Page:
When planning a major conference for a nonprofit charity client, you negotiated a lucrative sponsorship arrangement that named a major corporation "platinum sponsor" for a $50,000 fee. In return, you agreed to provide the sponsor with several benefits, including two full-page ads in the conference brochure and an ad on the charity's website. You proudly informed your client that due to your shrewd negotiations, the client is now $50,000 richer.
Two years later, you get an angry call from the same client informing you that the IRS has imposed back taxes, interest, and penalties on the nonprofit for failing to pay tax on the $50,000 sponsorship income. The client summarily fires you and hangs up the phone. You suddenly don't feel so shrewd anymore. If only you'd known: With just a few simple modifications to the advertisements you offered to the sponsor, the entire $50,000 sponsorship fee could have been tax-free.
General Background on Donations to Tax-Exempt Organizations
A charity or other tax-exempt organization may receive a donation from any donor, and such donations are normally a form of tax-free income. Tax-free donations can include sponsorship payments from a corporation to sponsor an event, provided that the payments meet certain criteria discussed below. It is also permissible for a charity to "recognize" the donor or sponsor and express appreciation for the donation or sponsorship payment.
On the other hand, income to a tax-exempt organization from "advertising" that it publishes (including sponsor advertisements) is almost always a form of taxable income. This comes as a huge surprise to many people, who wrongly assume that the term "tax-exempt" means that charities and other nonprofits never need to worry about paying tax.
When Are Sponsorship Payments Taxable and When Are They Tax-Free?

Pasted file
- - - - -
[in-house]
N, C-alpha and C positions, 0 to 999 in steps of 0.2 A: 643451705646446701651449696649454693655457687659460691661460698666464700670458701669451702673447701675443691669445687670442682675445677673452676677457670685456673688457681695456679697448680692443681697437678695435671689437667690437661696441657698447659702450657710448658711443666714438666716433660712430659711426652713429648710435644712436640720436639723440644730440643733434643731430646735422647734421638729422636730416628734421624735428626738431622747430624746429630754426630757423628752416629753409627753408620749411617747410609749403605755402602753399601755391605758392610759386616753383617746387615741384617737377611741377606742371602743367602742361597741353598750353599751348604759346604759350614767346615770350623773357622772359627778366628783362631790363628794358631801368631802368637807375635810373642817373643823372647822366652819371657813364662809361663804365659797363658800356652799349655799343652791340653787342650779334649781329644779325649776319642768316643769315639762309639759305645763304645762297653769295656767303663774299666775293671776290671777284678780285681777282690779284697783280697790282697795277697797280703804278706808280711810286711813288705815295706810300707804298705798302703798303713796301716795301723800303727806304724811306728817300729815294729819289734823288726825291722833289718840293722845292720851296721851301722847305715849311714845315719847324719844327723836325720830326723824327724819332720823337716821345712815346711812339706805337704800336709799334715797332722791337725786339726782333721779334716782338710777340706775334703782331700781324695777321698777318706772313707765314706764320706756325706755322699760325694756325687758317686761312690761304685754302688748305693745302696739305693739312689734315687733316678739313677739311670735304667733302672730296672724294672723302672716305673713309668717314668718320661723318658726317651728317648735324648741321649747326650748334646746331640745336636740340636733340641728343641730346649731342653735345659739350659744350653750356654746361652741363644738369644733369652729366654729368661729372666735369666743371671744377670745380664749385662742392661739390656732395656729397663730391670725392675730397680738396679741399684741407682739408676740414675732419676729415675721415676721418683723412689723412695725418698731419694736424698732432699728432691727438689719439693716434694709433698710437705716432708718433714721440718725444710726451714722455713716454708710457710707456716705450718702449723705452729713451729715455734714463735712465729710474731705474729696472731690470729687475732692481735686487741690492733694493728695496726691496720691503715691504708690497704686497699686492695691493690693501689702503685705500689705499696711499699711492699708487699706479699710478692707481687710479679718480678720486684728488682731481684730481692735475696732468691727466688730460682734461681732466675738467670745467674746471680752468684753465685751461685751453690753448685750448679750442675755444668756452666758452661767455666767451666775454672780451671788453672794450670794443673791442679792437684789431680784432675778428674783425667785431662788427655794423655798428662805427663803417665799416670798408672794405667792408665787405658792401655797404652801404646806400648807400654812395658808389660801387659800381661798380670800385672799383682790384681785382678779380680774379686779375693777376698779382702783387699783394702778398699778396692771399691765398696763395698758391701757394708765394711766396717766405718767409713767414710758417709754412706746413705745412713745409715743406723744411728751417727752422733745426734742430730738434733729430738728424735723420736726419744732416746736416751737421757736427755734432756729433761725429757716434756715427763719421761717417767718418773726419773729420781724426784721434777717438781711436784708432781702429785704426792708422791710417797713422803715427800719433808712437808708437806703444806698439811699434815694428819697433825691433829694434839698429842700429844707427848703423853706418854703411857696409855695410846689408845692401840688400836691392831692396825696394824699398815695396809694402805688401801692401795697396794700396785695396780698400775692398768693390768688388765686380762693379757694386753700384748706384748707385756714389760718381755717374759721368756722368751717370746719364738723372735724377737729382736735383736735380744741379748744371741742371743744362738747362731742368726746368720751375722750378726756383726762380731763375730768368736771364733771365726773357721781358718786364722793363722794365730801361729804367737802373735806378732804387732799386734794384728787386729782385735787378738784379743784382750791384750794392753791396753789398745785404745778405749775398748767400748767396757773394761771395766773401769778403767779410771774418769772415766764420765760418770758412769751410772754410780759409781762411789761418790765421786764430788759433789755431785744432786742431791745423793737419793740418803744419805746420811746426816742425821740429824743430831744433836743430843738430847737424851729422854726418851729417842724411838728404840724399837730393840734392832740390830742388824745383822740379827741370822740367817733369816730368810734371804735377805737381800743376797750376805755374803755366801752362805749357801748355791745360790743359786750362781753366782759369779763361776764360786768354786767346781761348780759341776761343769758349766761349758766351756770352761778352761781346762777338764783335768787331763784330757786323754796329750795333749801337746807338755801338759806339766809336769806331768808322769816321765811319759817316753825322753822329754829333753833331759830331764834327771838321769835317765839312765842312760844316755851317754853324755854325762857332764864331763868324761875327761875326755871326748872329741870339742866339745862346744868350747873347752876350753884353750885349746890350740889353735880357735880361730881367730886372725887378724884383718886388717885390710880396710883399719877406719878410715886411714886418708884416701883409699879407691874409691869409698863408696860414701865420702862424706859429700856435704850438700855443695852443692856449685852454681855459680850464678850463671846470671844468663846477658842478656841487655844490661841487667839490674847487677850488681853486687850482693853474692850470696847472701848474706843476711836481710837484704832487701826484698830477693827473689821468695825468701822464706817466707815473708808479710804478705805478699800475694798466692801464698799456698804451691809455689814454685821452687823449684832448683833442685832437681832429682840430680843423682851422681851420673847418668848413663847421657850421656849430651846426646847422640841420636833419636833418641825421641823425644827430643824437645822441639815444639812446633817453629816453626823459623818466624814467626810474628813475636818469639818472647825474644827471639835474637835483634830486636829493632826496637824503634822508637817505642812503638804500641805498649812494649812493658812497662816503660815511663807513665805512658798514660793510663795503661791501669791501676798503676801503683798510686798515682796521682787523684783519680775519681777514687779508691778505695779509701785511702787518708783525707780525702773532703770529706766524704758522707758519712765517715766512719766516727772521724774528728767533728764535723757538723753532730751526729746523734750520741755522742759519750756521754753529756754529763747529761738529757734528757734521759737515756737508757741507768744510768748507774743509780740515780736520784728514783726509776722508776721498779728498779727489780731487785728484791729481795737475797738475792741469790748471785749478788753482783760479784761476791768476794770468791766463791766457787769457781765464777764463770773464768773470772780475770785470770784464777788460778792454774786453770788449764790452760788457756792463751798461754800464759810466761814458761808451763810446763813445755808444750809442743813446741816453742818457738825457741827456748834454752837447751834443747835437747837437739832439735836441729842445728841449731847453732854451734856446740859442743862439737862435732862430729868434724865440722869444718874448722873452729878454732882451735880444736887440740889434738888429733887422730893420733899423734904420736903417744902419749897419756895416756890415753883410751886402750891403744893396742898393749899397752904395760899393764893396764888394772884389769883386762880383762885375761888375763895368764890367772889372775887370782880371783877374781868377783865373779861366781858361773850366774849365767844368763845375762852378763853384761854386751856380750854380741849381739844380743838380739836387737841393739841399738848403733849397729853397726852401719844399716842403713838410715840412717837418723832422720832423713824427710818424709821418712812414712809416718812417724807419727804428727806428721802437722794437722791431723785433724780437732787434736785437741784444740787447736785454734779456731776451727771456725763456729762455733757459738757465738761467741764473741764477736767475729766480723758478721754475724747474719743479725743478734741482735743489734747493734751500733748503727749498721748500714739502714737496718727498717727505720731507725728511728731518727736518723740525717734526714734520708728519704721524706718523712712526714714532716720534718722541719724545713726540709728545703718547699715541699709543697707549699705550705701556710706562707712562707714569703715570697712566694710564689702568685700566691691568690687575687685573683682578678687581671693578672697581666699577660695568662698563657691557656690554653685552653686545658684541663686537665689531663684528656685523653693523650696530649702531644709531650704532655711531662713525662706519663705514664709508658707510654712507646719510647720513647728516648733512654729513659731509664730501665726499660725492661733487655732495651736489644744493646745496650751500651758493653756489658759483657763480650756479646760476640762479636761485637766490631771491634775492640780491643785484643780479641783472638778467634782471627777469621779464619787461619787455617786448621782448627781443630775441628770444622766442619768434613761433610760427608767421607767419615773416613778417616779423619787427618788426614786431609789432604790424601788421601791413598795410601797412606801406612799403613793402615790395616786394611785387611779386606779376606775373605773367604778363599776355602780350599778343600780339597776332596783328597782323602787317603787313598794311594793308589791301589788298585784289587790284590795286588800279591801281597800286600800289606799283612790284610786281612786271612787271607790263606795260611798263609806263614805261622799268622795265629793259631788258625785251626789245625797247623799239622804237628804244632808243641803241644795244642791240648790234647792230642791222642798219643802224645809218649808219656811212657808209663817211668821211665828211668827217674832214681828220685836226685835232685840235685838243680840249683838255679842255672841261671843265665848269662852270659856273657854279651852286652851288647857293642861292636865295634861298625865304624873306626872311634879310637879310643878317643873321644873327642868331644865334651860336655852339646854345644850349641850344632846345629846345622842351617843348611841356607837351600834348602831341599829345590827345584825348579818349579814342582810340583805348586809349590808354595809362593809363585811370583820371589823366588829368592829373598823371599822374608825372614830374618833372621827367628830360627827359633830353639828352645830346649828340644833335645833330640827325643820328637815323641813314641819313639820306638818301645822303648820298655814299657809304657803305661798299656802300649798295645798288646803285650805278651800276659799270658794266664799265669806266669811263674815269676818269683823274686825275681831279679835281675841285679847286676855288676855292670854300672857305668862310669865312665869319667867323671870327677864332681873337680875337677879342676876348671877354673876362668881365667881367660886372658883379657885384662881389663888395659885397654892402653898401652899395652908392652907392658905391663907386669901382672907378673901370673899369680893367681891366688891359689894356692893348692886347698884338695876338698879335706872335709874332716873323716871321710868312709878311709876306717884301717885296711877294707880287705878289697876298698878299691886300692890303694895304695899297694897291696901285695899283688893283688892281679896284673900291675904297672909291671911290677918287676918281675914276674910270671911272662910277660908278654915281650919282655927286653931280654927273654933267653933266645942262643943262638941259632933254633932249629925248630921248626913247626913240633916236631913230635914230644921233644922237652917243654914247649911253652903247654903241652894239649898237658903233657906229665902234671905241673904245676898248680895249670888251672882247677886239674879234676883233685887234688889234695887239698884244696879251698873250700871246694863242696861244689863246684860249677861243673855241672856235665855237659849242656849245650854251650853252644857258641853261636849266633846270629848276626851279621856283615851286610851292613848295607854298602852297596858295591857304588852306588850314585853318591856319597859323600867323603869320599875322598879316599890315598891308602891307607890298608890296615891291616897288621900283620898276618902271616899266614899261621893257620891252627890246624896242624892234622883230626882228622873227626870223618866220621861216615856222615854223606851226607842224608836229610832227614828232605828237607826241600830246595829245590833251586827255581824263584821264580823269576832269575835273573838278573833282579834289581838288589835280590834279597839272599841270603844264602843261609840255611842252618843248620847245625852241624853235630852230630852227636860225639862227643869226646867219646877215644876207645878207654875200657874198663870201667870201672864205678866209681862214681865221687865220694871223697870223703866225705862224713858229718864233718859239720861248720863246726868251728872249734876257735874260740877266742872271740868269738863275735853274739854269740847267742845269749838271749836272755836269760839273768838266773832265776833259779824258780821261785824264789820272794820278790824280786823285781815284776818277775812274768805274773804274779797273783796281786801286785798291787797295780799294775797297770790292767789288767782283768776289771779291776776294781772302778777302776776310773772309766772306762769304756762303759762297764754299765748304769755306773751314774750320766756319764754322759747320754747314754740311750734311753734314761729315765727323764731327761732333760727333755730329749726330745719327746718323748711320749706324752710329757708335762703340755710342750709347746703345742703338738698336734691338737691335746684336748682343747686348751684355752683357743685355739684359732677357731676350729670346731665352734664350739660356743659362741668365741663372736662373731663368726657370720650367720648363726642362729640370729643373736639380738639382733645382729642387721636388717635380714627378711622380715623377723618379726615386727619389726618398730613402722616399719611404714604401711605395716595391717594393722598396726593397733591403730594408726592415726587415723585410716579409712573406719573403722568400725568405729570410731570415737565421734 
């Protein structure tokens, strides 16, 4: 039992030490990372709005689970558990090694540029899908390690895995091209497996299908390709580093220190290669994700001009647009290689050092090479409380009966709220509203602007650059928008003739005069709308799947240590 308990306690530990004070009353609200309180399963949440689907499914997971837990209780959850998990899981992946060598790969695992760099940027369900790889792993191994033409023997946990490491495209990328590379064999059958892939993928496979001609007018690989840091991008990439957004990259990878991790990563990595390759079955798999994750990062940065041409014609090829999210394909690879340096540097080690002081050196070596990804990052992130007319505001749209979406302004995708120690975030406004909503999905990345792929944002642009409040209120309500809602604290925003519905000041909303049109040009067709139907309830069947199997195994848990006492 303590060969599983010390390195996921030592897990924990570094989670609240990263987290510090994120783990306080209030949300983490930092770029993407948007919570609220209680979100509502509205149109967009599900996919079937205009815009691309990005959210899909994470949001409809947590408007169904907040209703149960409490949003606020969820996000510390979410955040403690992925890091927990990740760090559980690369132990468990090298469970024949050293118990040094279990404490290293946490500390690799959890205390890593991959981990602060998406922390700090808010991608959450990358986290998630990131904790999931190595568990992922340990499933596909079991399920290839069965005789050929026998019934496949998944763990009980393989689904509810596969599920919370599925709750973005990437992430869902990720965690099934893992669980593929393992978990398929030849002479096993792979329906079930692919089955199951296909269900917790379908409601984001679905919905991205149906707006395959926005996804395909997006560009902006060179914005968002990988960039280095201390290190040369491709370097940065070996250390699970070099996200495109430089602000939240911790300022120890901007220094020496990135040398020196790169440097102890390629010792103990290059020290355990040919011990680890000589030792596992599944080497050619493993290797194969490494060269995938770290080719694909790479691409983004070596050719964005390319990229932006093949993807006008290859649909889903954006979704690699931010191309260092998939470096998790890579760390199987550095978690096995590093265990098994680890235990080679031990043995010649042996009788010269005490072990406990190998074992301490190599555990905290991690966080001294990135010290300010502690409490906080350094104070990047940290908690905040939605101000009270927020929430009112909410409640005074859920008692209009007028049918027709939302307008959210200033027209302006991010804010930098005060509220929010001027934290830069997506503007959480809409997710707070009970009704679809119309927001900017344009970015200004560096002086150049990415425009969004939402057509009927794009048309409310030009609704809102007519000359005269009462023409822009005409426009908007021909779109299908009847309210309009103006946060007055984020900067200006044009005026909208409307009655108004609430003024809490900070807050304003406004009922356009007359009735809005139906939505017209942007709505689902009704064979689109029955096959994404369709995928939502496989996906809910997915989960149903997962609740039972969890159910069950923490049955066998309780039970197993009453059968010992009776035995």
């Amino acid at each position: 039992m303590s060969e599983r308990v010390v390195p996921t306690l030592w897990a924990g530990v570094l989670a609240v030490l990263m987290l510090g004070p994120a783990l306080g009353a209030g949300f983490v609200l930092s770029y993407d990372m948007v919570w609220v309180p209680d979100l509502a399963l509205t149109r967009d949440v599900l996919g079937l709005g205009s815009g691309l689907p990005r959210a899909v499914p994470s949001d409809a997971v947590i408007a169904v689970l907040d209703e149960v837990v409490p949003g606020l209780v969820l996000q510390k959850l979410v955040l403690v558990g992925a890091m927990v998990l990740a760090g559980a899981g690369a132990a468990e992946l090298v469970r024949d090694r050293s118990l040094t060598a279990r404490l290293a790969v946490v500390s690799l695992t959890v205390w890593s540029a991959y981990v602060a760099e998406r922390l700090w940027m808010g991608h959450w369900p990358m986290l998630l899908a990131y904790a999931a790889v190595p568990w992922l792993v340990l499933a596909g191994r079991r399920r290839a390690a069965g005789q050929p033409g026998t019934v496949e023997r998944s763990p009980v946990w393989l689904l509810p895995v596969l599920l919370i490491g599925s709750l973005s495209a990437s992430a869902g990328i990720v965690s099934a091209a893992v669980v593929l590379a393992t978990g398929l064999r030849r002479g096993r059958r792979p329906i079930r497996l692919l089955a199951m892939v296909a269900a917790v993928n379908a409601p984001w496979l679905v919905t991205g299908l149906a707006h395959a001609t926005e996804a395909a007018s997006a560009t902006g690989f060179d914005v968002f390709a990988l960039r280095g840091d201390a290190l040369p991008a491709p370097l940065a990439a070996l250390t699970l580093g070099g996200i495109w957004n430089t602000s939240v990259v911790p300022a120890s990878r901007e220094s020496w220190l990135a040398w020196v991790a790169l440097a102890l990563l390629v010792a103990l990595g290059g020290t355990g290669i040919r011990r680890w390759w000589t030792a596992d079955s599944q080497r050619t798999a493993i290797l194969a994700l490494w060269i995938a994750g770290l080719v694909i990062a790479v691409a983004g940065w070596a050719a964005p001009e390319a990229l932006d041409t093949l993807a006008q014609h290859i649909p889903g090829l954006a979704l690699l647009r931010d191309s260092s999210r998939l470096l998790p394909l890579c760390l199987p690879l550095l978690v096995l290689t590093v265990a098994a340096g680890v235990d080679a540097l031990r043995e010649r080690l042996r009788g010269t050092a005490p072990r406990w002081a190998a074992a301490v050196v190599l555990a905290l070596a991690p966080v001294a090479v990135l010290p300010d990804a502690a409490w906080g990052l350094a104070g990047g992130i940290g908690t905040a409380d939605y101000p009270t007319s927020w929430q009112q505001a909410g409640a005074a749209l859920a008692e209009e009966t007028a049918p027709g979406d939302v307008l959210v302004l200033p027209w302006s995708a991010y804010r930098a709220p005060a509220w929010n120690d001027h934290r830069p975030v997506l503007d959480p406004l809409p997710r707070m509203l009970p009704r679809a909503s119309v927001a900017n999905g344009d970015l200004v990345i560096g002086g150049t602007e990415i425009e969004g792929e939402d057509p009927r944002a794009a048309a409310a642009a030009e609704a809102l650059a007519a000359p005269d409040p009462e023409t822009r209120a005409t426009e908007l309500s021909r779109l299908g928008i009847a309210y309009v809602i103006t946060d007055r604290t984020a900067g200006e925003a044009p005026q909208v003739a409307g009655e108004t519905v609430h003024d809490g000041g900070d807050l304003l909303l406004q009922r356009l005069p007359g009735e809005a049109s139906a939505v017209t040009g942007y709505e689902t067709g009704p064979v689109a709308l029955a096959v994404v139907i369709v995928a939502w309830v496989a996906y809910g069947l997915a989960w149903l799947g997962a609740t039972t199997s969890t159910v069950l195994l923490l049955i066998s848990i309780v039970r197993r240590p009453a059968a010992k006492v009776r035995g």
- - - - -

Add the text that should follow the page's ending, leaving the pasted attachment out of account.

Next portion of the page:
Section 513(i) of the Internal Revenue Code provides that "qualified sponsorship payments" received by a nonprofit are not subject to tax. A "qualified sponsorship payment" is defined as a payment made by a sponsor where there is "no arrangement or expectation that such [sponsor] will receive any substantial return benefit."
One of the key types of "substantial return benefit" to be avoided is the advertising of a sponsor's products or services. But not every message about a sponsor is an advertisement. Advertisements are defined as "messages containing qualitative or comparative language, price information, or other indications of savings or value, or an endorsement or other inducement to purchase, sell, or use [a sponsor's] products or services."
Permissible Sponsor Recognition
In light of the law outlined above, it's critical to ensure that the benefits given to the sponsor include as much "recognition" as the sponsor desires, without crossing the line and constituting an "advertisement" for the sponsor's products. If you cross that line, the IRS will characterize the normally tax-free sponsorship payment as a taxable advertising payment.
Fortunately, there are several types of recognition that can be provided to a corporate sponsor without making its sponsorship payment taxable to the nonprofit recipient. For example, it is permissible to widely display a sponsor's name, logo, mailing address, and website address at a conference. Those items of sponsor recognition are not deemed to constitute a substantial return benefit equivalent to advertising. In addition, the sponsor may set up product displays at the conference site, provided that the displays do not contain qualitative or comparative language, price information, inducements to purchase, or similar advertising statements.
There are many other nuances in the law of corporate sponsorships that are too numerous to detail here. The point is that through careful prior planning, and the help of a knowledgeable nonprofit tax advisor, you can offer conference sponsors an innovative set of sponsorship benefits, including recognition of the sponsor that has nearly the same promotional effect as an advertisement, without subjecting your nonprofit client to needless tax, interest, and penalties.